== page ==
- Blog post
Too close for comfort? Infringing on personal space triggered sexual harassment lawsuit
You know you have to take employees’ sexual harassment complaints seriously. But what if an employee says a co-worker is invading his or her personal space?
Better take that seriously, too. A federal appeals court recently ruled that an Army employee in Puerto Rico may have harassed a co-worker by, among other things, moving his chair up close to hers in the cramped office they shared.
The employee claimed that when the co-worker moved his chair, they were so close their legs touched. She said he would also:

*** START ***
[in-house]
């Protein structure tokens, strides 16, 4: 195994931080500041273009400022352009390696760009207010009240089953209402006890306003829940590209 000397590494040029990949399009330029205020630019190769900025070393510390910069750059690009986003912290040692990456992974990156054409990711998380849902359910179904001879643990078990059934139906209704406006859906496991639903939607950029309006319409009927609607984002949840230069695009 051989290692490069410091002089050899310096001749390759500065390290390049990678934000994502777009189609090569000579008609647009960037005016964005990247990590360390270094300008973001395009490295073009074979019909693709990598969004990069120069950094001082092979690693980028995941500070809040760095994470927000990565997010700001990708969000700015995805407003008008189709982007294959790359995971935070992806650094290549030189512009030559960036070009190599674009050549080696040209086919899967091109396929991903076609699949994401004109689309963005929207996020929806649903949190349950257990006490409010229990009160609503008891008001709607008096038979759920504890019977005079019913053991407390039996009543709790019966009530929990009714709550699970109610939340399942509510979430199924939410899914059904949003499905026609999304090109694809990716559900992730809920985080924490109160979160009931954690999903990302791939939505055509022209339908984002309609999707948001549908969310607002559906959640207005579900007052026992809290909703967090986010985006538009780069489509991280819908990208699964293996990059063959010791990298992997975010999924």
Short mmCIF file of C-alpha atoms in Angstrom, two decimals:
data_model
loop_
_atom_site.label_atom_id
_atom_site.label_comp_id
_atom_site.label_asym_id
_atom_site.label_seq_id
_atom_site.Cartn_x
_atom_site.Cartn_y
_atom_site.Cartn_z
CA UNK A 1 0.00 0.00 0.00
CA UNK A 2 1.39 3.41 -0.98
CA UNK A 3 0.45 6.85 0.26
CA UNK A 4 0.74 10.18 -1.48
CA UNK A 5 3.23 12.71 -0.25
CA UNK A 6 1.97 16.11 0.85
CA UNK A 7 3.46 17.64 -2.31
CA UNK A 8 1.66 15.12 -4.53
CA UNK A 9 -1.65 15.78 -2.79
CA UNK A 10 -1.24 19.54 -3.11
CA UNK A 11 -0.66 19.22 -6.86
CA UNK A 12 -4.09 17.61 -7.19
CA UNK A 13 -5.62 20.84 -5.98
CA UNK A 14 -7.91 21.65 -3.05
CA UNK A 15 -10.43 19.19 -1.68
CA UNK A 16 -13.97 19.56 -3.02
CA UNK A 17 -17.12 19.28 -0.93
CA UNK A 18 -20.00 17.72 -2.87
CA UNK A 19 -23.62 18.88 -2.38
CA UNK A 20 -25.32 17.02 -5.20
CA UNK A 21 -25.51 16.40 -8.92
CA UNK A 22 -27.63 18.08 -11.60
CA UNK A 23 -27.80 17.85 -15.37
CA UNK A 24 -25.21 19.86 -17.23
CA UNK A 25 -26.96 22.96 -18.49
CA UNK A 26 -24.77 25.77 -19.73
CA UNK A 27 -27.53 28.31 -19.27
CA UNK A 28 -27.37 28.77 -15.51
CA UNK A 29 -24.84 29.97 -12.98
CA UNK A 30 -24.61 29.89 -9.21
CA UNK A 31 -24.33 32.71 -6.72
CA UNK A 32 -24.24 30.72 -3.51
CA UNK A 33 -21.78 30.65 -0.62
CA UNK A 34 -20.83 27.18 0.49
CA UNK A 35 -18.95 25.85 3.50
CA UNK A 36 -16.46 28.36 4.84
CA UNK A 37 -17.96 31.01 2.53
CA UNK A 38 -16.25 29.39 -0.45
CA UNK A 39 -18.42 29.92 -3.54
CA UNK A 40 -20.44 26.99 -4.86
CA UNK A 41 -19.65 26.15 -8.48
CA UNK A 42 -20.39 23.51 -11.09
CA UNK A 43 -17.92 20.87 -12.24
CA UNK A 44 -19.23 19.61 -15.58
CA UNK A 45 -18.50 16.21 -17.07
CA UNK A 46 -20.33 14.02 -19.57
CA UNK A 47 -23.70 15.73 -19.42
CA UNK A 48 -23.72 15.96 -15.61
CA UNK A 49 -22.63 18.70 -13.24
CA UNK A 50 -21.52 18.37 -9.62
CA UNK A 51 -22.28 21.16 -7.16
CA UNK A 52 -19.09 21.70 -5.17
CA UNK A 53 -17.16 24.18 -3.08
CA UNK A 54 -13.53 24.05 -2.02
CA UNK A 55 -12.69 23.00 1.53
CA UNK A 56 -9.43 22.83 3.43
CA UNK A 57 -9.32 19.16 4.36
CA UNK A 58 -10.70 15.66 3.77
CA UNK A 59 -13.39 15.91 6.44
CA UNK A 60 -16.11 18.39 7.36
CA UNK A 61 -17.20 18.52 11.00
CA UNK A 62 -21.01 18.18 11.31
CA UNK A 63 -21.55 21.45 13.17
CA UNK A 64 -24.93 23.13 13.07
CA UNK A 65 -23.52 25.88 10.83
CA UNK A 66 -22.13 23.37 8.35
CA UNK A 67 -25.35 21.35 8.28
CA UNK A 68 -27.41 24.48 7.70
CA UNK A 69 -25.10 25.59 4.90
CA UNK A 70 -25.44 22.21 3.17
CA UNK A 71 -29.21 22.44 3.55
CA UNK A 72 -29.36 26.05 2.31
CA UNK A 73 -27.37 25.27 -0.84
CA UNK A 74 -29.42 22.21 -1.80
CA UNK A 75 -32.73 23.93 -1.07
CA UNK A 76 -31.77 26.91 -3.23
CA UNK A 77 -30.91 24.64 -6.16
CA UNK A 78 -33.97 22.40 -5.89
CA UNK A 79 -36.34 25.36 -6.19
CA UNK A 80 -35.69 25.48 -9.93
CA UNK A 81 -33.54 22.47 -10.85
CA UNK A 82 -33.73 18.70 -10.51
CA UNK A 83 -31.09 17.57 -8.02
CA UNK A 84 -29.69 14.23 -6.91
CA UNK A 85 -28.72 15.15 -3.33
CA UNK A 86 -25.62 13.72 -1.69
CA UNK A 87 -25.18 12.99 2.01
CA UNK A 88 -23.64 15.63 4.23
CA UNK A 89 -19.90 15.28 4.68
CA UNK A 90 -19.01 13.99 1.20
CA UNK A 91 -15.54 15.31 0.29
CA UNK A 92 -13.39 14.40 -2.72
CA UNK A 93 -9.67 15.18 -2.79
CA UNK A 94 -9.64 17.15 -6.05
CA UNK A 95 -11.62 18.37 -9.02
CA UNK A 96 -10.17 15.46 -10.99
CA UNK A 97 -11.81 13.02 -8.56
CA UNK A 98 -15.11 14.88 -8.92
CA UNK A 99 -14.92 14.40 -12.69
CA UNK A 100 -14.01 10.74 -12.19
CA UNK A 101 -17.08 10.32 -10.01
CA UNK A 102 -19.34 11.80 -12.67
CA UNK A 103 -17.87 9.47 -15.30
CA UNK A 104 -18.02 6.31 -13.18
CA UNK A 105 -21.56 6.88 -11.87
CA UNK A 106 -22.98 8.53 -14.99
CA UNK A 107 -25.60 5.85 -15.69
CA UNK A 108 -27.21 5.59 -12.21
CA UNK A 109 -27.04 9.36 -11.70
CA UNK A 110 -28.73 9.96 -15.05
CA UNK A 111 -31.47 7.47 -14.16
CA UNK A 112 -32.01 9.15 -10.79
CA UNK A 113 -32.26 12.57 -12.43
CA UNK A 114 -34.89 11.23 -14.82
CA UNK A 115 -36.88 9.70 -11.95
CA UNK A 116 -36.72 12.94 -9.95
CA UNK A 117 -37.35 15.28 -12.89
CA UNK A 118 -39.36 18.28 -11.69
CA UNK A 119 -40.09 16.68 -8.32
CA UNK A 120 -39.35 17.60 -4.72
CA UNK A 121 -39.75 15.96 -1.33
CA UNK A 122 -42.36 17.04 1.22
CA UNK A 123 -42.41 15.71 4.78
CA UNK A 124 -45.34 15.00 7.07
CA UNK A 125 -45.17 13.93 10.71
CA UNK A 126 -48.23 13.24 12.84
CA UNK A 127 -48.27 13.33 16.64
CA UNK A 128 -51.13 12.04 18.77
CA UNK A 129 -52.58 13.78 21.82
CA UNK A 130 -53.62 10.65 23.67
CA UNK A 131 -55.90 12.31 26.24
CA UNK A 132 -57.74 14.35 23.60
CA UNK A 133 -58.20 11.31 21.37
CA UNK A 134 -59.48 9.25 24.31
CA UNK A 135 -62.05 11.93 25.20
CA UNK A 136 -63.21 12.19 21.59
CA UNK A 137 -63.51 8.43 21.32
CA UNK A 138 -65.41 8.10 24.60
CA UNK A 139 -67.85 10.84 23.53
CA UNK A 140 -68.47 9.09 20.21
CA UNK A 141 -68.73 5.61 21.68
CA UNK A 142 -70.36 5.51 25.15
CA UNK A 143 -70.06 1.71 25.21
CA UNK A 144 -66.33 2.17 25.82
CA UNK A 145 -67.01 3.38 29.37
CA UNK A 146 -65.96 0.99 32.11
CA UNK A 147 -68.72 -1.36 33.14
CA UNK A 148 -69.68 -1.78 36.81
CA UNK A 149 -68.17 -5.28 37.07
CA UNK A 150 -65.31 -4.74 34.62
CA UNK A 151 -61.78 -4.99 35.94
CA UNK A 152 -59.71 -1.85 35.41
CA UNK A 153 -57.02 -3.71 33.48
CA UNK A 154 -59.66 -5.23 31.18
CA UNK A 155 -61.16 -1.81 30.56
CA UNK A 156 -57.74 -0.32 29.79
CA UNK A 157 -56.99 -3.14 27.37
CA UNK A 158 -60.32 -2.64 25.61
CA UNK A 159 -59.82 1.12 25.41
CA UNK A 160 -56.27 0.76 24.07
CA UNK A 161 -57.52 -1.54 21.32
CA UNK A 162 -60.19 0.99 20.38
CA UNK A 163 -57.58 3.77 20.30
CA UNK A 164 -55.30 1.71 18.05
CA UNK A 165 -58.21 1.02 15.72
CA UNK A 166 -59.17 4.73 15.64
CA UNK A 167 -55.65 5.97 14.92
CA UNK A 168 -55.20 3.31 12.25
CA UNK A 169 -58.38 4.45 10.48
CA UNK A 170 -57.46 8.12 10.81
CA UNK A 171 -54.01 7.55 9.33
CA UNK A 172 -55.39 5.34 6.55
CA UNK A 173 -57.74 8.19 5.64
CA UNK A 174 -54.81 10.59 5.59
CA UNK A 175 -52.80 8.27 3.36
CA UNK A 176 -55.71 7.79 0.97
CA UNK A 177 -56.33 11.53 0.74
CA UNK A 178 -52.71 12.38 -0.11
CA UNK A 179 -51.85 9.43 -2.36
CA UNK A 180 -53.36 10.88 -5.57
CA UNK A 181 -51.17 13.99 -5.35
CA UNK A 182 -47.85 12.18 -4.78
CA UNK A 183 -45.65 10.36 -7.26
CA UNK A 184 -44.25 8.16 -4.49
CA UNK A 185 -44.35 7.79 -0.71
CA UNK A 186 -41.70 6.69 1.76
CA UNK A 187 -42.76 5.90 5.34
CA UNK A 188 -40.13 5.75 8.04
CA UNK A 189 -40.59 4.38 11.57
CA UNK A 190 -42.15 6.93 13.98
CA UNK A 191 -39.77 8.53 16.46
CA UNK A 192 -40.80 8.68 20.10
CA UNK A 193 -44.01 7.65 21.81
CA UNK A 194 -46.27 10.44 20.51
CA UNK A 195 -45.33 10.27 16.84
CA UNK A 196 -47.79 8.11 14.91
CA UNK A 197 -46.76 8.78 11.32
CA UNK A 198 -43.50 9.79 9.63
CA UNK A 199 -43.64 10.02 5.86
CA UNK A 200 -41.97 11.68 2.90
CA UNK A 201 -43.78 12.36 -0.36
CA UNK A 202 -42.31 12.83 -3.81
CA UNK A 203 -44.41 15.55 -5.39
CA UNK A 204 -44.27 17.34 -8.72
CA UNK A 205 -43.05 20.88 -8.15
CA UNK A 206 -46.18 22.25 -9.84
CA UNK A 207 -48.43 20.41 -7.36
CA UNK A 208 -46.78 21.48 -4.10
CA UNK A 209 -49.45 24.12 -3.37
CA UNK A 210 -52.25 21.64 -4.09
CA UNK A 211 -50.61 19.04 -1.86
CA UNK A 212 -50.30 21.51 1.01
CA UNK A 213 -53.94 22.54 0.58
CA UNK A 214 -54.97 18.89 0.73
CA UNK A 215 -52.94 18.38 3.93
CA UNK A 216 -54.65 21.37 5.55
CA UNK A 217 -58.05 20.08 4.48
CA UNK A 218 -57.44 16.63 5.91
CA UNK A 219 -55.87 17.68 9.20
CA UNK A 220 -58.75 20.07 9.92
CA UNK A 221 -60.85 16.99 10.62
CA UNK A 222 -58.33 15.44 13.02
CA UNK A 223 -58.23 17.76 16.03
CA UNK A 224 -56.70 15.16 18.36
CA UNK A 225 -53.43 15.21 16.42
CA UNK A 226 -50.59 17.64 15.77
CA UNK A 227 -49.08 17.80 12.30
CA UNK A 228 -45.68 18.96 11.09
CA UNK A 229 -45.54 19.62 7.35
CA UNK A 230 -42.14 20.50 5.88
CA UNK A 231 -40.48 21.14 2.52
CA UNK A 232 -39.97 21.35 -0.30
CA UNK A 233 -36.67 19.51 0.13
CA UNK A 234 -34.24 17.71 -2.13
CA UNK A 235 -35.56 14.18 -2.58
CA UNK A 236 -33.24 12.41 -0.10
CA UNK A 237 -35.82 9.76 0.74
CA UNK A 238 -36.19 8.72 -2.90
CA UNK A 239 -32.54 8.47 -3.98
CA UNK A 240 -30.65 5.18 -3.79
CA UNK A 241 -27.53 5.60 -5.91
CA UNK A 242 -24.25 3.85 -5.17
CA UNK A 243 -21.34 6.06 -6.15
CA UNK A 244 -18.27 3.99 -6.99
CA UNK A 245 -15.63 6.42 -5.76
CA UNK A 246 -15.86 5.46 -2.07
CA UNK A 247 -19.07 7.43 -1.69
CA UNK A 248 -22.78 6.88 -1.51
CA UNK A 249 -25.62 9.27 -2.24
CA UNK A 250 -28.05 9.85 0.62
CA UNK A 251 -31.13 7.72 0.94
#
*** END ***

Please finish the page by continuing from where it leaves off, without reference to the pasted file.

- stand close behind her so she could feel his breath
- look her up and down when they were in the office with the door closed
- laugh when he saw that his staring flustered her, and
- block the door to hinder her from leaving the office.
The employee said she repeatedly warned the co-worker to back off, saying he was “invading her space”. She eventually started using a nearby vacant office to avoid him. Eventually, the employee sued, claiming the co-worker created a sexually hostile work environment.
Initially, a judge threw out the case, but the appeals court reinstated it, saying the employee presented evidence there was more than just the incidental contact that could be expected in close quarters.
Takeaway: Be careful assigning employees — especially of opposite sexes — to share tight work spaces. And listen if employees of either sex complain about personal space issues.
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